The battle over Cohen’s estate is now being fought in a Los Angeles court, where the musician died and where his children, the ultimate beneficiaries of the trust, live. In March of last year, they filed a lawsuit over the estate, which is valued at $48 million (just over €45 million), according to one of the court documents reviewed by EL PAÍS.

In the suit, Cohen’s children express their “concern about [Kory’s] unrestricted control” over the late singer’s estate, citing a “lack of transparency,” which led to “months of negotiations” over revising the terms of the agreement. According to the plaintiffs, Kory pledged to keep them abreast of his dealings and seek their input before making decisions, but it “took only weeks” to break that agreement by signing the contract to organize the exhibition at the Toronto museum and the publication of an “unpublished unfinished novel.”

'Self Portrait', Leonard Cohen, circa 1975. © Leonard Cohen Family Trust
'Self Portrait', Leonard Cohen, circa 1975. © Leonard Cohen Family Trust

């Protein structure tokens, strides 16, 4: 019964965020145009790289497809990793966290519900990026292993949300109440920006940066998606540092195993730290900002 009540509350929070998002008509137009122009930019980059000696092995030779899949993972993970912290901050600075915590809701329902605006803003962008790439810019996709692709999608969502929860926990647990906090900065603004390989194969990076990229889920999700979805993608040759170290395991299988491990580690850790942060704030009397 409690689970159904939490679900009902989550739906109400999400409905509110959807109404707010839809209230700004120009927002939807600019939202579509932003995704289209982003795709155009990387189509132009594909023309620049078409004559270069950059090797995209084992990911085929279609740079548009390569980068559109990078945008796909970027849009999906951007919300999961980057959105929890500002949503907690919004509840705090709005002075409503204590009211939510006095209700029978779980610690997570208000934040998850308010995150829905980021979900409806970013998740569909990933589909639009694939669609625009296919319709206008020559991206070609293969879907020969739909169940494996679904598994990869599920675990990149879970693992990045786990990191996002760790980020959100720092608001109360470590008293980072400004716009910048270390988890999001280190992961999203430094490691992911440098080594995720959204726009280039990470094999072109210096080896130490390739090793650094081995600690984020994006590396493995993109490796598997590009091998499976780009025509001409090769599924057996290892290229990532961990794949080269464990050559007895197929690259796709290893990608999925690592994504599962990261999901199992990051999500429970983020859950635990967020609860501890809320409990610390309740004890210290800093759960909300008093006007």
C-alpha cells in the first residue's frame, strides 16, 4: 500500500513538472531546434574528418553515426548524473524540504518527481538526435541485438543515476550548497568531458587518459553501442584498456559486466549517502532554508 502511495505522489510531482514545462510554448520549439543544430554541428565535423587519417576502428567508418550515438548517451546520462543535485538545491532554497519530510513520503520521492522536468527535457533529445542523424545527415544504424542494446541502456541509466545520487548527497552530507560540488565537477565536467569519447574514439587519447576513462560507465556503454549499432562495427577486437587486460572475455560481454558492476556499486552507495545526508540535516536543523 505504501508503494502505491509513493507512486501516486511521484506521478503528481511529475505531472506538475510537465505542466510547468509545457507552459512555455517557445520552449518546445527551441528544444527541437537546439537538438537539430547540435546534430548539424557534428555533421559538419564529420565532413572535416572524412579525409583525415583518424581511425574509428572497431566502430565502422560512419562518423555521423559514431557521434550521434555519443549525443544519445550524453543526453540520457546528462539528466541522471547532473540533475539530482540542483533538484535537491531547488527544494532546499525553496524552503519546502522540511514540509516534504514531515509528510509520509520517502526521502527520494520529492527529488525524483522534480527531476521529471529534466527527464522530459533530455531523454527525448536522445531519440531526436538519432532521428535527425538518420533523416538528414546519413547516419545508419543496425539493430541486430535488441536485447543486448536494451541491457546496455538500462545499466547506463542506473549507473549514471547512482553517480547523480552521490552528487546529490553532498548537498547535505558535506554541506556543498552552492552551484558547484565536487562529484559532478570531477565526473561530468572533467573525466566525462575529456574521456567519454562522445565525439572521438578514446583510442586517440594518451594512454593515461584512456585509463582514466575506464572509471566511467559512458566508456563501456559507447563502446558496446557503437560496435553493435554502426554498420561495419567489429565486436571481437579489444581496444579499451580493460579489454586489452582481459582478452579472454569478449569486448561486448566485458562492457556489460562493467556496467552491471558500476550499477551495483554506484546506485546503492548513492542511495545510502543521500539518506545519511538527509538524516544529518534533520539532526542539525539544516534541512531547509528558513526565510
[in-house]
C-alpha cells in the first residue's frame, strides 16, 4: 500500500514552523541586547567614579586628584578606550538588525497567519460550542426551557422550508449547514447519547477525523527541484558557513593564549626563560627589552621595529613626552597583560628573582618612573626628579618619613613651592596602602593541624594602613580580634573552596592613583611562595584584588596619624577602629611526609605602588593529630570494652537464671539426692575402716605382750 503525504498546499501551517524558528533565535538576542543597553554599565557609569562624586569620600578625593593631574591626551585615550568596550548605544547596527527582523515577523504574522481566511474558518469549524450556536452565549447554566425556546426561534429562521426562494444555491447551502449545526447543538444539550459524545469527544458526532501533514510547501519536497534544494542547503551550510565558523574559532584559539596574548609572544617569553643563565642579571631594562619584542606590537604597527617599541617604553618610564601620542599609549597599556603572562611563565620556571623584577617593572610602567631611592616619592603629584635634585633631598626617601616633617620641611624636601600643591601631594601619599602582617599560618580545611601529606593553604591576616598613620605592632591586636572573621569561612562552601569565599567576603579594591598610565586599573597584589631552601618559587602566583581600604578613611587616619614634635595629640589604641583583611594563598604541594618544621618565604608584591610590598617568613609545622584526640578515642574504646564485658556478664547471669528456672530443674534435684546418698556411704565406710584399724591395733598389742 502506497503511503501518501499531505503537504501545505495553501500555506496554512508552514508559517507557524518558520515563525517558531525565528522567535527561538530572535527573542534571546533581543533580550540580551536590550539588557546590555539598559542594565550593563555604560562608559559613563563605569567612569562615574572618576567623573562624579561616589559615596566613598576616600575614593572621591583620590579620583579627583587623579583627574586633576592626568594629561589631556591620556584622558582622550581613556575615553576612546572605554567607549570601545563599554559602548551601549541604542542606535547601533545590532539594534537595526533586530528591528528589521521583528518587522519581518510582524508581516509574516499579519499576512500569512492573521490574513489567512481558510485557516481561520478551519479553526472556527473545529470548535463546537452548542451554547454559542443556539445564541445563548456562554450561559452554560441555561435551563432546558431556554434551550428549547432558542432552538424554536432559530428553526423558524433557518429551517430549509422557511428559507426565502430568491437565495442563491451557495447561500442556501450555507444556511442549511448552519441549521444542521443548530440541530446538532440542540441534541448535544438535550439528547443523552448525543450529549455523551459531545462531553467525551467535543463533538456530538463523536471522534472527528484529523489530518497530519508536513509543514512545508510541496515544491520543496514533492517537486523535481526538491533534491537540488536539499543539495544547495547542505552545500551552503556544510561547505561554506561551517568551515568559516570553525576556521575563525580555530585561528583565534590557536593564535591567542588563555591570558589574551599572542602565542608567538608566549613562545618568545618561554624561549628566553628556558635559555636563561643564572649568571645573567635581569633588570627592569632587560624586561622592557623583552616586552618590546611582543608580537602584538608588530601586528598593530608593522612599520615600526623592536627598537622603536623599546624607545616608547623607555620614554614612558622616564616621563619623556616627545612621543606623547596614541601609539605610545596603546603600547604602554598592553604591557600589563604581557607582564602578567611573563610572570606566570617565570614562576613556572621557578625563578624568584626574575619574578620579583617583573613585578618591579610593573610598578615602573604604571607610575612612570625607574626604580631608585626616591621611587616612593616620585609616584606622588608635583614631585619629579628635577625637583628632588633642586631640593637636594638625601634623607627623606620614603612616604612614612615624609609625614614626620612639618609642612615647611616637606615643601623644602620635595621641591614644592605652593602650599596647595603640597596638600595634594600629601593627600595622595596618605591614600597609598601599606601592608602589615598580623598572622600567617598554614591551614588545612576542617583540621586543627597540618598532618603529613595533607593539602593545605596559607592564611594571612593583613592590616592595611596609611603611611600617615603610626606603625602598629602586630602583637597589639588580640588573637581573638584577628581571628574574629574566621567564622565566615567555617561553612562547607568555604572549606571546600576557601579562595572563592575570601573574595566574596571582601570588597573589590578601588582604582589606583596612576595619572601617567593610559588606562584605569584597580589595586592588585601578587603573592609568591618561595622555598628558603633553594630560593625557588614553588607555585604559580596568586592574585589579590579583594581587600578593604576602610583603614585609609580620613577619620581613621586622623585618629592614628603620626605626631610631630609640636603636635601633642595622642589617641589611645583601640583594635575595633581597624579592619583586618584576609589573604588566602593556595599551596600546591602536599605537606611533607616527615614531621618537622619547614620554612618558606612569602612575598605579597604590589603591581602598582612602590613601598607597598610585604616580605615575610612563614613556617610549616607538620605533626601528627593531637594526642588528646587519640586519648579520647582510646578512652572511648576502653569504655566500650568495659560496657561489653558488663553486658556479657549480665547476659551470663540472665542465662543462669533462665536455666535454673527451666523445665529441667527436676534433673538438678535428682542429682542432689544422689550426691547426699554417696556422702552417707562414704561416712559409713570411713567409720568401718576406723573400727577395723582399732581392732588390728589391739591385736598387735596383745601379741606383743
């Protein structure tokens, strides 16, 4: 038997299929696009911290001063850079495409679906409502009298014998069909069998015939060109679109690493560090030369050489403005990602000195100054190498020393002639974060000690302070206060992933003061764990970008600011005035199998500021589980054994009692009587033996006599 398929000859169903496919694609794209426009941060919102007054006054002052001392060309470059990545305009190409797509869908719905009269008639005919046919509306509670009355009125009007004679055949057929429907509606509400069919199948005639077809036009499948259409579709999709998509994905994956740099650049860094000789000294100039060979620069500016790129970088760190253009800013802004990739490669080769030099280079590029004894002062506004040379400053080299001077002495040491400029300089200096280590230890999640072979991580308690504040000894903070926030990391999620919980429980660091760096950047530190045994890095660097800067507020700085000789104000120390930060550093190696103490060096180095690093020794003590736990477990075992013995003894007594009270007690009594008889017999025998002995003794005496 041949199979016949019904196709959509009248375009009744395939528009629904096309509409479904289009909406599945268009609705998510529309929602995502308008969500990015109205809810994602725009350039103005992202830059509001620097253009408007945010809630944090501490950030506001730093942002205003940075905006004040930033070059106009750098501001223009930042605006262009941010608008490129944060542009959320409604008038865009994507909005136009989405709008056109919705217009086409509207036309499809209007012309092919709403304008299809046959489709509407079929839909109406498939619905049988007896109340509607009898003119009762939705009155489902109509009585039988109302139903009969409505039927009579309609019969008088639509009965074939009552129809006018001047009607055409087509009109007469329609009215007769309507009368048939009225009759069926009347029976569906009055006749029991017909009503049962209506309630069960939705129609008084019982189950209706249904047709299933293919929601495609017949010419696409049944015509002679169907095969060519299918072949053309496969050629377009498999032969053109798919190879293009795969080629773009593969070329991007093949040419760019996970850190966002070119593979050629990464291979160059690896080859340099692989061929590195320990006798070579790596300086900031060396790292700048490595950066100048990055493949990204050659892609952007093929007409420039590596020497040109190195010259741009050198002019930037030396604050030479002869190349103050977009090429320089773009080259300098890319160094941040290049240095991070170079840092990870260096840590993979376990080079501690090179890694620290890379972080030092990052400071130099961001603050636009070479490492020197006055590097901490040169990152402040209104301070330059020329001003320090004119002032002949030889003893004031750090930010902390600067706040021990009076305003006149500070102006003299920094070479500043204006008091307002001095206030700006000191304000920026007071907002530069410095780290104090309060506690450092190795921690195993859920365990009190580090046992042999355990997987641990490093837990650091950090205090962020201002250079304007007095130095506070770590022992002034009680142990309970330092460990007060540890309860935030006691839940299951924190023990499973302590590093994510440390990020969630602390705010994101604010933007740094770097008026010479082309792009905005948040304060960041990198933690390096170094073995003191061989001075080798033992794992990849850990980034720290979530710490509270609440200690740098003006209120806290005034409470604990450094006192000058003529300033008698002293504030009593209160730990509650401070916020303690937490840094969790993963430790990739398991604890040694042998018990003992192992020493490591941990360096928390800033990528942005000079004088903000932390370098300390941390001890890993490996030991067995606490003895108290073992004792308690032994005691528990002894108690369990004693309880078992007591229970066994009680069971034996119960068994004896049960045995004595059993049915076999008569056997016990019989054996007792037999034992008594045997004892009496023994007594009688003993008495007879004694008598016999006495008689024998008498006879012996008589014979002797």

That early short novel, A Ballet of Lepers, is a sharp story of physical and emotional violence that was published last fall to positive reviews. It was archived at the University of Toronto. The book is completed with 15 short stories and a radio script, all written between 1956 and 1960. Back then, Cohen was a poet in his 20s; he didn’t branch out into songwriting until 1967, at age 35, with his masterful debut for the Columbia record label.

In their response to the lawsuit, Kory’s attorneys allege that “the crux of the dispute stems from Adam and Lorca Cohen’s eagerness to gain control over the[ir] father’s estate and inheritance (...), despite the[ir] father’s clear wishes to keep that control out of his children’s hands during his lifetime.” The legal brief adds: “In fact, Leonard not only wanted to prevent that from happening, but for a time even planned to disinherit them altogether, until Kory convinced him otherwise.” At another point, they said, Cohen believed that Adam and Lorca “did not have a good enough relationship to work together on the complexities of the artist’s estate.”